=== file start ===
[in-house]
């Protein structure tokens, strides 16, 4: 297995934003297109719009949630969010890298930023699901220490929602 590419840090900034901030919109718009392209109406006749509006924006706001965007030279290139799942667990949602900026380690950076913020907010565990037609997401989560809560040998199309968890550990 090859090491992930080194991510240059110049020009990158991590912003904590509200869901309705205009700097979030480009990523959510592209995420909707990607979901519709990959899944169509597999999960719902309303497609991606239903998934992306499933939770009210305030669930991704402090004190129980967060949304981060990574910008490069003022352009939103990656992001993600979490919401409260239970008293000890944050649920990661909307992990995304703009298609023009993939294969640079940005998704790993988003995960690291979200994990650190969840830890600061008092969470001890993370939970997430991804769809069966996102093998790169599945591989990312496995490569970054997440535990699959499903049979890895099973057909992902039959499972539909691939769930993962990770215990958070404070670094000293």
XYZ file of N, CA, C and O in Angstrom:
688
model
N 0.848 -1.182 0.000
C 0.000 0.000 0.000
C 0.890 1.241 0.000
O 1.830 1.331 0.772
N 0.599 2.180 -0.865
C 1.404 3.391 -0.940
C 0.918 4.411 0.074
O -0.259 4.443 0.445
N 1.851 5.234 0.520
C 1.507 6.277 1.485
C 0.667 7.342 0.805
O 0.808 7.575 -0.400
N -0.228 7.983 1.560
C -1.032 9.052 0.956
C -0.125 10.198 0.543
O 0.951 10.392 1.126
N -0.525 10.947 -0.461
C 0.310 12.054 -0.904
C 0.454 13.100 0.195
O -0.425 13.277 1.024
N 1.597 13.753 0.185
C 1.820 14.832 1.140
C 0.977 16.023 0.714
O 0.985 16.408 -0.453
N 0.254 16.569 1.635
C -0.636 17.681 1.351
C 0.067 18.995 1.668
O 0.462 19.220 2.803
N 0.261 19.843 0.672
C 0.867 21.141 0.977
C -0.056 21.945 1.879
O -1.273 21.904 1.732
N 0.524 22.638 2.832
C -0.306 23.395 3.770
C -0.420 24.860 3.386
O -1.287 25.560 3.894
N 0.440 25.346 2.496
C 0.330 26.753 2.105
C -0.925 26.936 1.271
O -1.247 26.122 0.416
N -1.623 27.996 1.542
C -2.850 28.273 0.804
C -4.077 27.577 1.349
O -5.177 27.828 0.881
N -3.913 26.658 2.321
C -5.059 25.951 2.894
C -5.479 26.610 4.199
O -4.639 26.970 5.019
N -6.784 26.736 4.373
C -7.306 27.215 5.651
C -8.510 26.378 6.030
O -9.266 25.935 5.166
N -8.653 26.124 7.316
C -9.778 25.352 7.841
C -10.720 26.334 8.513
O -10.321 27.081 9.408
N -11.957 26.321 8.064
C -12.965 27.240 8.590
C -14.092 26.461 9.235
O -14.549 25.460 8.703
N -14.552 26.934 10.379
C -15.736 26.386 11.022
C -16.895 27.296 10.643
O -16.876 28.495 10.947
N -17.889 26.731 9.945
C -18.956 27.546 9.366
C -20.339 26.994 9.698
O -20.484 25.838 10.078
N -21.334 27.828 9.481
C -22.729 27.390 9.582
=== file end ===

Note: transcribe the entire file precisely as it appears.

[in-house]
């Protein structure tokens, strides 16, 4: 297995934003297109719009949630969010890298930023699901220490929602 590419840090900034901030919109718009392209109406006749509006924006706001965007030279290139799942667990949602900026380690950076913020907010565990037609997401989560809560040998199309968890550990 090859090491992930080194991510240059110049020009990158991590912003904590509200869901309705205009700097979030480009990523959510592209995420909707990607979901519709990959899944169509597999999960719902309303497609991606239903998934992306499933939770009210305030669930991704402090004190129980967060949304981060990574910008490069003022352009939103990656992001993600979490919401409260239970008293000890944050649920990661909307992990995304703009298609023009993939294969640079940005998704790993988003995960690291979200994990650190969840830890600061008092969470001890993370939970997430991804769809069966996102093998790169599945591989990312496995490569970054997440535990699959499903049979890895099973057909992902039959499972539909691939769930993962990770215990958070404070670094000293």
XYZ file of N, CA, C and O in Angstrom:
688
model
N 0.848 -1.182 0.000
C 0.000 0.000 0.000
C 0.890 1.241 0.000
O 1.830 1.331 0.772
N 0.599 2.180 -0.865
C 1.404 3.391 -0.940
C 0.918 4.411 0.074
O -0.259 4.443 0.445
N 1.851 5.234 0.520
C 1.507 6.277 1.485
C 0.667 7.342 0.805
O 0.808 7.575 -0.400
N -0.228 7.983 1.560
C -1.032 9.052 0.956
C -0.125 10.198 0.543
O 0.951 10.392 1.126
N -0.525 10.947 -0.461
C 0.310 12.054 -0.904
C 0.454 13.100 0.195
O -0.425 13.277 1.024
N 1.597 13.753 0.185
C 1.820 14.832 1.140
C 0.977 16.023 0.714
O 0.985 16.408 -0.453
N 0.254 16.569 1.635
C -0.636 17.681 1.351
C 0.067 18.995 1.668
O 0.462 19.220 2.803
N 0.261 19.843 0.672
C 0.867 21.141 0.977
C -0.056 21.945 1.879
O -1.273 21.904 1.732
N 0.524 22.638 2.832
C -0.306 23.395 3.770
C -0.420 24.860 3.386
O -1.287 25.560 3.894
N 0.440 25.346 2.496
C 0.330 26.753 2.105
C -0.925 26.936 1.271
O -1.247 26.122 0.416
N -1.623 27.996 1.542
C -2.850 28.273 0.804
C -4.077 27.577 1.349
O -5.177 27.828 0.881
N -3.913 26.658 2.321
C -5.059 25.951 2.894
C -5.479 26.610 4.199
O -4.639 26.970 5.019
N -6.784 26.736 4.373
C -7.306 27.215 5.651
C -8.510 26.378 6.030
O -9.266 25.935 5.166
N -8.653 26.124 7.316
C -9.778 25.352 7.841
C -10.720 26.334 8.513
O -10.321 27.081 9.408
N -11.957 26.321 8.064
C -12.965 27.240 8.590
C -14.092 26.461 9.235
O -14.549 25.460 8.703
N -14.552 26.934 10.379
C -15.736 26.386 11.022
C -16.895 27.296 10.643
O -16.876 28.495 10.947
N -17.889 26.731 9.945
C -18.956 27.546 9.366
C -20.339 26.994 9.698
O -20.484 25.838 10.078
N -21.334 27.828 9.481
C -22.729 27.390 9.582